Three other studies covering altogether over 2,200 men, each report frequencies of over 8% with phimosis, significantly all these three unrelated studies report "It was completely unknown to some of the examined boys that the foreskin could be retracted" (Saitmacher). "The ignorance of these young soldiers is remarkable, many of them expressed suprise at the condition revealed when they retracted their foreskins: some of them had apparently never done so in their lives" (Osmond). "most patients were unaware that the prepuce was retractable" (Parkash).

If phimosis is largely self resolving (as claimed by Øster), why do the other studies report such high figures?

It is clear that Øster influenced his own study. He tells us "the boys received regular instruction about preputial hygiene" coupled with this the boys were physically examined every year. This caring attention and instruction started previous to puberty.

This appears to have helped relieve phimosis to some extent and encourage the early release of adhesions. At the very least the physical examinations with the gentle attempts at retraction, would certainly have been an education for those boys who had not realised that their foreskin could retract.

It appears that phimosis occurs at a rate of 1% in 17 yr.olds, when these boys have been examined and educated for the previous seven years.

Øster states "The object here was to investigate the incidence of preputial `adhesions`, phimosis, and smegma production in an unselected group." While he realises "our actual figures for the incidence of smegma can only be of limited significance, as the boys received regular instruction about preputial hygiene." he does not apply this principle to phimosis - he does not realise that his education may also have influenced the frequency of phimosis among this very lucky selected group of boys.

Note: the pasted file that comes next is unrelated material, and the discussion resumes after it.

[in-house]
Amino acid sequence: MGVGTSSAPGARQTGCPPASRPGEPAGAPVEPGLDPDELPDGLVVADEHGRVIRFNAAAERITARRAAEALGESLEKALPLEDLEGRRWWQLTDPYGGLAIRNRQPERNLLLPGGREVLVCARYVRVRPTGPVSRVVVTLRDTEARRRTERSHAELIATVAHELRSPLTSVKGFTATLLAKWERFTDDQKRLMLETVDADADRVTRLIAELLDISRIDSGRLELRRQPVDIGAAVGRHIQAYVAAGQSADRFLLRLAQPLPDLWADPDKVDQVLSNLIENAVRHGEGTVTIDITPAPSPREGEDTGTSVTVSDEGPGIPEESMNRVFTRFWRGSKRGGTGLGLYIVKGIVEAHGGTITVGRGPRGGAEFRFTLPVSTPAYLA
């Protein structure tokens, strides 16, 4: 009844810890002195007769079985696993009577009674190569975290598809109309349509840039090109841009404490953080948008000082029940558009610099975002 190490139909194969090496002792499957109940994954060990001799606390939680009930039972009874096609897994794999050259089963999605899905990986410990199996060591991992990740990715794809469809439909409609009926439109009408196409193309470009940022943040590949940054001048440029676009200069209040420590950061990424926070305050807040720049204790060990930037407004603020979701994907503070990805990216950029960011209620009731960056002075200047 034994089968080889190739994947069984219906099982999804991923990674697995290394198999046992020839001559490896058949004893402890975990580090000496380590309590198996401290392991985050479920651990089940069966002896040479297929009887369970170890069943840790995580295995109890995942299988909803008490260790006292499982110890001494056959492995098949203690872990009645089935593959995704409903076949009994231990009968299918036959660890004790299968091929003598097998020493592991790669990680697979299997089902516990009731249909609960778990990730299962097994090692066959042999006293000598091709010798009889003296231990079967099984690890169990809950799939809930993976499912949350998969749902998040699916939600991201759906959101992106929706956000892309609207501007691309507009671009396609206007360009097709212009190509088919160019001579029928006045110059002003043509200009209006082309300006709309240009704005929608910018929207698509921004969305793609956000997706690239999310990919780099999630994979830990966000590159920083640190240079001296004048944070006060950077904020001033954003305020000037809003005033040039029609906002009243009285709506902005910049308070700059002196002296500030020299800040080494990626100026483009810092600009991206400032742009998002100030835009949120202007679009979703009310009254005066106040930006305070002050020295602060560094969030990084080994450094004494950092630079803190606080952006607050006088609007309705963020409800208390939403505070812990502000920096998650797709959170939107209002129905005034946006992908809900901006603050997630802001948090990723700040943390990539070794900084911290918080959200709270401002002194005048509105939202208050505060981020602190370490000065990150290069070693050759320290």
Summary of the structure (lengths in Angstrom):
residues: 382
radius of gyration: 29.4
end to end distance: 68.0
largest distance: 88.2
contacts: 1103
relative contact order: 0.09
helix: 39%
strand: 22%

Beauge, after describing how young men with phimosis do not retract the foreskin during masturbation, reports that instruction about this, cured a large number of his patients. He wrote "It would appear then that phimosis . . . diminishes in frequency with age due to the fact of the manipulation of the penis."

Due to the anatomical difficulties involved it is clear that many boys, some youths and even a few grown men are not aware of the possibility of retraction (medical reports; e.mail examples, analysis). It is reasonable to assume that education about retraction precedes the self manipulation which is in some cases necessary to stretch a phimosis. A medical examination is a very simple and practical way of educating young children that retraction is possible.

The sooner that the process of monitoring a child's ability to retract his foreskin could begin, the more possibility the child would have of developing a healthy foreskin which required no correction at a later stage. The optimal time to begin monitoring and educating a boy's ability to retract his foreskin would be while his skin structures are flexible and developing.

The medical approach of checking early and preventing when possible is of particular relevance to this subject, where in some cases, checking provides an education which will promote prevention.


A review of every medical study with original measurements on phimosis frequencies since 1920.

Please note the repititions of Oster's mistake: modern studies quoting and misquoting Øster leading to general misunderstandings about statistics.

I showed this information first in 1997 on the NGs, no-one could or has ever disagreed. Every discussion or criticism will be published.